Posted October 23, 2014 by Cooper Point Journal in News

New Homeless Shelter Coming to Downtown Olympia

By Felix Asherah Chrome

A new overnight emergency shelter is opening in downtown Olympia on Nov. 1. Interfaith Works is opening the year-round shelter, which will operate from the basement of the First Christian Church on Franklin Street between Seventh and Eighth avenues. According to their website, the new shelter will have 42 beds for “vulnerable adults living on the streets” open every night.

Interfaith Works has been working to open a 24-hour, low-barrier shelter called The People’s House. This new project extends directly from the work done to open The People’s House, and remains in line with many of the goals and underlying philosophy set out for The People’s House. However, it is a separate shelter that will only be open at night, and will operate under a different name.

Low-barrier shelters operate under a “housing first” principle, meaning that they strive to provide immediate shelter to houseless people as a starting point. Then other issues that contribute to chronic homelessness can be addressed without requirements that make housing more inaccessible.

Many traditional shelters require sobriety or a commitment to remain sober, participation in drug treatment programs, agreement to take medication for mental illnesses, identification, or proof of citizenship, among other rules that may create obstacles for people who need emergency shelter.  Low-barrier shelters operate without these rules so as many houseless people as possible can have shelter and then hopefully find solutions for more long-term housing needs.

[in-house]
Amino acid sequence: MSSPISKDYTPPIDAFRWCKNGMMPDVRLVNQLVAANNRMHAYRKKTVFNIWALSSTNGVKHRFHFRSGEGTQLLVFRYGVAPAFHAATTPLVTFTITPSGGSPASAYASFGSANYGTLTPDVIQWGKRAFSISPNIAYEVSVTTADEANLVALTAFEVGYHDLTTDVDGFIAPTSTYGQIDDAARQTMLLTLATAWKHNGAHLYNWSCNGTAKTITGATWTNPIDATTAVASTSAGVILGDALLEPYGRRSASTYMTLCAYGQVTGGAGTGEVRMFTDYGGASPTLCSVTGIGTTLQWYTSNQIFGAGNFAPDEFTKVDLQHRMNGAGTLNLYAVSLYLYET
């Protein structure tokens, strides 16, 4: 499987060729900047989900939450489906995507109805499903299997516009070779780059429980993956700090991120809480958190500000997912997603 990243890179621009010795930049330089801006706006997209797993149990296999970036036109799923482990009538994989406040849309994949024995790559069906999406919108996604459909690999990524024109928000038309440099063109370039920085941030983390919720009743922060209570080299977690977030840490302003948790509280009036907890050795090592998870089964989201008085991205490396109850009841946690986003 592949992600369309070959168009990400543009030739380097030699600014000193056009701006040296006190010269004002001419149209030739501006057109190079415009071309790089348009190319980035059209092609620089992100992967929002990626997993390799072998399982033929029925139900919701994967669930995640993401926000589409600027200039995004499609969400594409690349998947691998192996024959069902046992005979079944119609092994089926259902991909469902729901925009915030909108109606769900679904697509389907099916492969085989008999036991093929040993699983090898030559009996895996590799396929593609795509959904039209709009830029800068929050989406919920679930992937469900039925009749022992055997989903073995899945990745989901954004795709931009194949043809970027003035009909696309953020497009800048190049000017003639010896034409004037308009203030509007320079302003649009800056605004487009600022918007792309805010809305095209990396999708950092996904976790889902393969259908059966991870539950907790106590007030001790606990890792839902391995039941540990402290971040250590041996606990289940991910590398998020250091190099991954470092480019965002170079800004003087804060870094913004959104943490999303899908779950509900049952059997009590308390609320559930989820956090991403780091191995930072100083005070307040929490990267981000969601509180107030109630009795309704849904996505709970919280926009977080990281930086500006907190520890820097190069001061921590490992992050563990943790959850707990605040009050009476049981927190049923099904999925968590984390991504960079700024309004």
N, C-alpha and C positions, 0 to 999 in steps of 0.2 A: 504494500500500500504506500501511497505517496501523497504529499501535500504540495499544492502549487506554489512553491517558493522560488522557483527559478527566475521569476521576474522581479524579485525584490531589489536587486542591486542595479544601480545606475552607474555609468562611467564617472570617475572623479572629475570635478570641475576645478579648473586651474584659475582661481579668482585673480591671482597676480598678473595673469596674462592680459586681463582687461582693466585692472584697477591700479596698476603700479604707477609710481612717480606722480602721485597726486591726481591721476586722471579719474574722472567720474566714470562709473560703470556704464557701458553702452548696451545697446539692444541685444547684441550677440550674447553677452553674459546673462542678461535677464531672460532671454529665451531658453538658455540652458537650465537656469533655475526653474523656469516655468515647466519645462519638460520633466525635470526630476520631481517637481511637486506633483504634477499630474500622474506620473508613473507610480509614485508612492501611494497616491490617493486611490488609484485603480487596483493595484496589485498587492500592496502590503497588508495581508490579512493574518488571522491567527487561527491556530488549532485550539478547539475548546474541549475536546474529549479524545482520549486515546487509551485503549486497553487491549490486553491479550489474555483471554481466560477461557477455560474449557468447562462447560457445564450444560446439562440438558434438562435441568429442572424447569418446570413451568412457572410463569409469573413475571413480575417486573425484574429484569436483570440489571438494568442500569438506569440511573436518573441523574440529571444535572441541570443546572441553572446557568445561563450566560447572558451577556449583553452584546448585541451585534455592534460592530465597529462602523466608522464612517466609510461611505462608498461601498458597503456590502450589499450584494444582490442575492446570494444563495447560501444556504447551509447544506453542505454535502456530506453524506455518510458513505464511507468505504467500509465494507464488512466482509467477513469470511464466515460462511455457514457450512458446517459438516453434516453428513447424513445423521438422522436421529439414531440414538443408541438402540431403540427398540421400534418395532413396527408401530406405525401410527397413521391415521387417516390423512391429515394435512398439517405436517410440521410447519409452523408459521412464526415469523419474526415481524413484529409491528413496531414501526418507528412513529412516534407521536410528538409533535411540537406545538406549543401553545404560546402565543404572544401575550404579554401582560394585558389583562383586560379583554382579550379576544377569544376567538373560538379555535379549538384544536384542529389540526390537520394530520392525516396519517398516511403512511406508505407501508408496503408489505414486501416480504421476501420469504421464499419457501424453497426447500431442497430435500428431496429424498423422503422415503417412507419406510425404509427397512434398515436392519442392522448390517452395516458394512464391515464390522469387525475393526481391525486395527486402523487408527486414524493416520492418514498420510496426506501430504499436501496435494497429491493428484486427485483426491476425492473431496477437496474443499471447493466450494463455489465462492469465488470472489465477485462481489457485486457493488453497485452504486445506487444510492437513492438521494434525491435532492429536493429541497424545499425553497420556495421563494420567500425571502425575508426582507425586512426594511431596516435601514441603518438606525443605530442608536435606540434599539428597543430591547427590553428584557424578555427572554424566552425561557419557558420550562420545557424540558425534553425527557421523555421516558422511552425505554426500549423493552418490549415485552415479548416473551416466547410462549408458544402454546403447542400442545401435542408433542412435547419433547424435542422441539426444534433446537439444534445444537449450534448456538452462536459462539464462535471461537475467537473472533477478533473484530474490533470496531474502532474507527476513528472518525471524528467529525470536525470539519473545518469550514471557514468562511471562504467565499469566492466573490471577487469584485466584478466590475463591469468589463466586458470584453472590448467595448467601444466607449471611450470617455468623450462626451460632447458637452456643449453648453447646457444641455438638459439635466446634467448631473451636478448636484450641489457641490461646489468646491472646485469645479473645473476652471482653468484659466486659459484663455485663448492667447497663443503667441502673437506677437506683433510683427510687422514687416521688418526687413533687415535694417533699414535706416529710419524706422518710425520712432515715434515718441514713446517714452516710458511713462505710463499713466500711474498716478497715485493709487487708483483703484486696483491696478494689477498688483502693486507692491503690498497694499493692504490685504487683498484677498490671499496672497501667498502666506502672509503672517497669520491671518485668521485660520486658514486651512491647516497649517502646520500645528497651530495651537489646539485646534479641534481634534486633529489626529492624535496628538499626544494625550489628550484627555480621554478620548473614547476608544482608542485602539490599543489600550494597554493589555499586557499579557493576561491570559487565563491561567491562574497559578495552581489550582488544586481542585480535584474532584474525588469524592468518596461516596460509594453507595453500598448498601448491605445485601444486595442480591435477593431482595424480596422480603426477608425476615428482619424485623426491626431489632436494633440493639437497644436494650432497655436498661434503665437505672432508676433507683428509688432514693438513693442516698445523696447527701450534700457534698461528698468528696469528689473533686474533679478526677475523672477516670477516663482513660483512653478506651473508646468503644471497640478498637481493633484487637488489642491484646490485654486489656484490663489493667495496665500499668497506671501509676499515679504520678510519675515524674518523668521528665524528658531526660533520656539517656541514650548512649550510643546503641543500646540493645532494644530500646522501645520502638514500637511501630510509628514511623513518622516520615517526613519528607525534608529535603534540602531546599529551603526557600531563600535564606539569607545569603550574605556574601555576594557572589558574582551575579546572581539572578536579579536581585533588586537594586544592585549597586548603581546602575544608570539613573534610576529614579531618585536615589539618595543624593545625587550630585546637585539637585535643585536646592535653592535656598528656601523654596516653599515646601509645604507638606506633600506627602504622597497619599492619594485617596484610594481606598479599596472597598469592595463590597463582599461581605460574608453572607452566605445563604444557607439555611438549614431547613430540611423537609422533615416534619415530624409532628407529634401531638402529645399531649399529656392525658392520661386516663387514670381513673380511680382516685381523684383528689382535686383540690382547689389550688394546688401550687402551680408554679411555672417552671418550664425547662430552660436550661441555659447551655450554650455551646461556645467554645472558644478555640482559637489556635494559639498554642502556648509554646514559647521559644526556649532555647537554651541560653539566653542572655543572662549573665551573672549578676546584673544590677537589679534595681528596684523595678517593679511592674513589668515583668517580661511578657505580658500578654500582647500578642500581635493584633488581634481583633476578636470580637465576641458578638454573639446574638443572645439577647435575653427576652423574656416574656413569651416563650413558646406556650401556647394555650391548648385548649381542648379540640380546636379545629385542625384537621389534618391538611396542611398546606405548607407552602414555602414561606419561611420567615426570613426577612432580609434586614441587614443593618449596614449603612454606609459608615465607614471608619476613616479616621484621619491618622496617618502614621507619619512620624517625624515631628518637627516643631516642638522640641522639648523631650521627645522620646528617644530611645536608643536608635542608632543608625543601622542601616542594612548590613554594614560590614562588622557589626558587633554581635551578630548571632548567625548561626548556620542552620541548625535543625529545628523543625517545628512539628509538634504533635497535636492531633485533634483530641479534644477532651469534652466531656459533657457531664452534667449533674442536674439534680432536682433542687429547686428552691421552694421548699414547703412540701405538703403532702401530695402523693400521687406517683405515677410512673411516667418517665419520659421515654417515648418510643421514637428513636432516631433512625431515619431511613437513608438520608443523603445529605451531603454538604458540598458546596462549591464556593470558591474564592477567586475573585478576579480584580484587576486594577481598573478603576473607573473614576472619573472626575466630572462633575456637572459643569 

The People’s House struggled to become a reality amidst political and community opposition. In many proposed locations, businesses and some community members believed that having a shelter close by would attract more houseless people, and feared repercussions from their presence. It was especially difficult to assuage these fears, since The People’s House would have had much lower requirements than many traditional shelters.

In a recent Interfaith Works newsletter, the group said, “[w]e know our work is not done, and we need to be steadfast and creative about how to provide support to people during daytime hours. However, starting this fall off knowing that we will be able to provide supportive, nightly shelter for the most vulnerable on our streets is such a relief and is helping us get closer and closer to our destination.”

The 2014 Thurston County Homeless Census states that only 56 percent of homeless individuals are sheltered, with most of the remaining 44 percent of homeless people staying outdoors. This shelter cannot fill the entirety of this need, but as a step in addressing some of the hurdles that many houseless people encounter.